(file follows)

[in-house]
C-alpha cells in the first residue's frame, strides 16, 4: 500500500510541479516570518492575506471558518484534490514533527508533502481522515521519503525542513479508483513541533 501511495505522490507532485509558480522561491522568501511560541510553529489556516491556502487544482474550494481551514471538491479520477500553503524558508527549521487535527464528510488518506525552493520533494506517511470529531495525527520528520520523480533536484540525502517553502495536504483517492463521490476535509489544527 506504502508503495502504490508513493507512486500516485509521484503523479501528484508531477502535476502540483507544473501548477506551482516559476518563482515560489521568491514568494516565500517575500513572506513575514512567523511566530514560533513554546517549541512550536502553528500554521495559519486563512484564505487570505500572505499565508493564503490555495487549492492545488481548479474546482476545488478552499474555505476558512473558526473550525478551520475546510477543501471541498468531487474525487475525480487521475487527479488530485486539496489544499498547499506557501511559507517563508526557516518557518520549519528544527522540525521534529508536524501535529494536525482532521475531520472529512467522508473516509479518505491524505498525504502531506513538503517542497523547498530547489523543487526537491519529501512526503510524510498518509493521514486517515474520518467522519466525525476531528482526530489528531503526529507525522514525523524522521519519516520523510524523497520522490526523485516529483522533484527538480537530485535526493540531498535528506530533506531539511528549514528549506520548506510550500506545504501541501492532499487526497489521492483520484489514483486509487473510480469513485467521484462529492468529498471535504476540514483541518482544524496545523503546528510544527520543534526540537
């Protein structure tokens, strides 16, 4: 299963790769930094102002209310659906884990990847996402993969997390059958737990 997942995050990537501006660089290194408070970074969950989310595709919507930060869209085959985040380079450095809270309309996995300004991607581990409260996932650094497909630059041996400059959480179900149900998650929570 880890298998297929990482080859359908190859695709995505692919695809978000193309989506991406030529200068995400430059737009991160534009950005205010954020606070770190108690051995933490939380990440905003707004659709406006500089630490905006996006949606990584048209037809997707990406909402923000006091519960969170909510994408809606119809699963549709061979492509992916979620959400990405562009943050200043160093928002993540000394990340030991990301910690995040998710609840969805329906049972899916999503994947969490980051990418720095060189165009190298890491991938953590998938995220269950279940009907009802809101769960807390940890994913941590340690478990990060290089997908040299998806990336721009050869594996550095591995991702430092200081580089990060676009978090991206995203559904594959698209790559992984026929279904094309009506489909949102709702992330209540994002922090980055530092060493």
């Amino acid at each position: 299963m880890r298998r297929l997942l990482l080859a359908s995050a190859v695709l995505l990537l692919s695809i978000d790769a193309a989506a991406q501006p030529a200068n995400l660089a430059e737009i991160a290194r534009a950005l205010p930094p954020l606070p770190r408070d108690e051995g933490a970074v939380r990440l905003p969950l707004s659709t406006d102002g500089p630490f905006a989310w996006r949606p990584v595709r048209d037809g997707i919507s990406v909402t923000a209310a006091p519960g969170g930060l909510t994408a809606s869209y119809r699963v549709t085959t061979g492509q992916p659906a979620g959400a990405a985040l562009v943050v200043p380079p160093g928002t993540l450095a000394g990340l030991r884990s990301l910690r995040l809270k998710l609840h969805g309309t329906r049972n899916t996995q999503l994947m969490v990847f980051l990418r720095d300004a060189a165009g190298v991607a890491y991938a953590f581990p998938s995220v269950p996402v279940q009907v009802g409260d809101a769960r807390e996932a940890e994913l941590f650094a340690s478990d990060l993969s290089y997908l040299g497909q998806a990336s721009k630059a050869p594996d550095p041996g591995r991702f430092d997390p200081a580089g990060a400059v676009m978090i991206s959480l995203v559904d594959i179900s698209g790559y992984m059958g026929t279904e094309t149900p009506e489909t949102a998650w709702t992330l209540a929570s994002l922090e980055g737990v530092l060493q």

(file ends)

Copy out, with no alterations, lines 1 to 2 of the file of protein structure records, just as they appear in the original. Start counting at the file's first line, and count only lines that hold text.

[in-house]
C-alpha cells in the first residue's frame, strides 16, 4: 500500500510541479516570518492575506471558518484534490514533527508533502481522515521519503525542513479508483513541533 501511495505522490507532485509558480522561491522568501511560541510553529489556516491556502487544482474550494481551514471538491479520477500553503524558508527549521487535527464528510488518506525552493520533494506517511470529531495525527520528520520523480533536484540525502517553502495536504483517492463521490476535509489544527 506504502508503495502504490508513493507512486500516485509521484503523479501528484508531477502535476502540483507544473501548477506551482516559476518563482515560489521568491514568494516565500517575500513572506513575514512567523511566530514560533513554546517549541512550536502553528500554521495559519486563512484564505487570505500572505499565508493564503490555495487549492492545488481548479474546482476545488478552499474555505476558512473558526473550525478551520475546510477543501471541498468531487474525487475525480487521475487527479488530485486539496489544499498547499506557501511559507517563508526557516518557518520549519528544527522540525521534529508536524501535529494536525482532521475531520472529512467522508473516509479518505491524505498525504502531506513538503517542497523547498530547489523543487526537491519529501512526503510524510498518509493521514486517515474520518467522519466525525476531528482526530489528531503526529507525522514525523524522521519519516520523510524523497520522490526523485516529483522533484527538480537530485535526493540531498535528506530533506531539511528549514528549506520548506510550500506545504501541501492532499487526497489521492483520484489514483486509487473510480469513485467521484462529492468529498471535504476540514483541518482544524496545523503546528510544527520543534526540537